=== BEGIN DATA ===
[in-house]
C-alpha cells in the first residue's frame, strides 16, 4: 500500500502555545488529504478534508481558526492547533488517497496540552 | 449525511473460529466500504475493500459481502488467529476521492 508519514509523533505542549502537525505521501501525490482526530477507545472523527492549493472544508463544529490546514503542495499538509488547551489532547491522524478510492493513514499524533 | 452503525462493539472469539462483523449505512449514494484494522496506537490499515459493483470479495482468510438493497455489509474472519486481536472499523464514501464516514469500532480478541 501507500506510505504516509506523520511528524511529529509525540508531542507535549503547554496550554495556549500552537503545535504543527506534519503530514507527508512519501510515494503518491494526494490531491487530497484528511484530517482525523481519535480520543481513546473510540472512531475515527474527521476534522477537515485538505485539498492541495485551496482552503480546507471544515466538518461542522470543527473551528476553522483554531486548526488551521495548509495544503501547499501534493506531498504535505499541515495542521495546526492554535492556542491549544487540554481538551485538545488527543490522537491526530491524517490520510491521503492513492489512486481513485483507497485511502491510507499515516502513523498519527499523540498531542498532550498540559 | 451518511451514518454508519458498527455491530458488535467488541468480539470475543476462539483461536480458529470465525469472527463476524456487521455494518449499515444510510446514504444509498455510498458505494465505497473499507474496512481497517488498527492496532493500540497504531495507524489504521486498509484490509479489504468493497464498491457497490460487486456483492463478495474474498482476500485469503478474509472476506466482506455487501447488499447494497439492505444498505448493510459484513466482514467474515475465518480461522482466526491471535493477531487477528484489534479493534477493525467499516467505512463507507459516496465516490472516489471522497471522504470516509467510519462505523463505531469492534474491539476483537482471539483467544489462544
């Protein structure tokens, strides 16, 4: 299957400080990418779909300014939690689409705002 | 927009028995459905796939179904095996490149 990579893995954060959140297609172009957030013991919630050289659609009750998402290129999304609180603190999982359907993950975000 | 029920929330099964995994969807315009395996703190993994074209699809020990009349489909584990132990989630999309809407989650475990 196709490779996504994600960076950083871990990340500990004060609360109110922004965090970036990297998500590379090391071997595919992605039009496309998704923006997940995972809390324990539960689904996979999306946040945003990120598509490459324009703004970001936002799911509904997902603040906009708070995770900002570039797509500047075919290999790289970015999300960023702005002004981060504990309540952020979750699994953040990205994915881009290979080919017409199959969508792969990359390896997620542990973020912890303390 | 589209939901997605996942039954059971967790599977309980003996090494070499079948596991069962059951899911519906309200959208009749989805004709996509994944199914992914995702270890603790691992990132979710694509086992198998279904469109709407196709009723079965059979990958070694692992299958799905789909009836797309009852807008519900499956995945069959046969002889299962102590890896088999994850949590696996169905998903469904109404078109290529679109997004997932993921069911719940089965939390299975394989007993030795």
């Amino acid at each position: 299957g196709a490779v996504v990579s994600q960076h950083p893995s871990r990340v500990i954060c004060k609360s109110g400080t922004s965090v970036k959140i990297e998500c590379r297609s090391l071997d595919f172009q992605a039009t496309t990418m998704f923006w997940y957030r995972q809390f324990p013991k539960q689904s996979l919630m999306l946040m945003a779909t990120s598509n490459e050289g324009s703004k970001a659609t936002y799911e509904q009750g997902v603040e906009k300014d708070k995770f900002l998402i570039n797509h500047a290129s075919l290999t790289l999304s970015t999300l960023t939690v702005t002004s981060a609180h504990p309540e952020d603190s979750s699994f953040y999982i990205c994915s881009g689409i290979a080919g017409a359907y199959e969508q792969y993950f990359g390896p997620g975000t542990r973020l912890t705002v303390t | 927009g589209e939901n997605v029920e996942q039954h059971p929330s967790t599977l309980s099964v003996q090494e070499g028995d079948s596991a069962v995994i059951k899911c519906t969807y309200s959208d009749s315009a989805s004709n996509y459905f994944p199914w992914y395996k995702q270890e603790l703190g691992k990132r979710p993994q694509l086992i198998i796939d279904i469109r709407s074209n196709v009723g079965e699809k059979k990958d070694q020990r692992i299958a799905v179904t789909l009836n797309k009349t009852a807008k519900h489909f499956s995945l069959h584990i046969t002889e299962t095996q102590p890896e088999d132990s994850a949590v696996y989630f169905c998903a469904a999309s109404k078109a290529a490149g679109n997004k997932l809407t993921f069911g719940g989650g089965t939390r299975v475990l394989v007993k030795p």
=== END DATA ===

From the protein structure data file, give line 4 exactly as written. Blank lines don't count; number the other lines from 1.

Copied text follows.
């Amino acid at each position: 299957g196709a490779v996504v990579s994600q960076h950083p893995s871990r990340v500990i954060c004060k609360s109110g400080t922004s965090v970036k959140i990297e998500c590379r297609s090391l071997d595919f172009q992605a039009t496309t990418m998704f923006w997940y957030r995972q809390f324990p013991k539960q689904s996979l919630m999306l946040m945003a779909t990120s598509n490459e050289g324009s703004k970001a659609t936002y799911e509904q009750g997902v603040e906009k300014d708070k995770f900002l998402i570039n797509h500047a290129s075919l290999t790289l999304s970015t999300l960023t939690v702005t002004s981060a609180h504990p309540e952020d603190s979750s699994f953040y999982i990205c994915s881009g689409i290979a080919g017409a359907y199959e969508q792969y993950f990359g390896p997620g975000t542990r973020l912890t705002v303390t | 927009g589209e939901n997605v029920e996942q039954h059971p929330s967790t599977l309980s099964v003996q090494e070499g028995d079948s596991a069962v995994i059951k899911c519906t969807y309200s959208d009749s315009a989805s004709n996509y459905f994944p199914w992914y395996k995702q270890e603790l703190g691992k990132r979710p993994q694509l086992i198998i796939d279904i469109r709407s074209n196709v009723g079965e699809k059979k990958d070694q020990r692992i299958a799905v179904t789909l009836n797309k009349t009852a807008k519900h489909f499956s995945l069959h584990i046969t002889e299962t095996q102590p890896e088999d132990s994850a949590v696996y989630f169905c998903a469904a999309s109404k078109a290529a490149g679109n997004k997932l809407t993921f069911g719940g989650g089965t939390r299975v475990l394989v007993k030795p």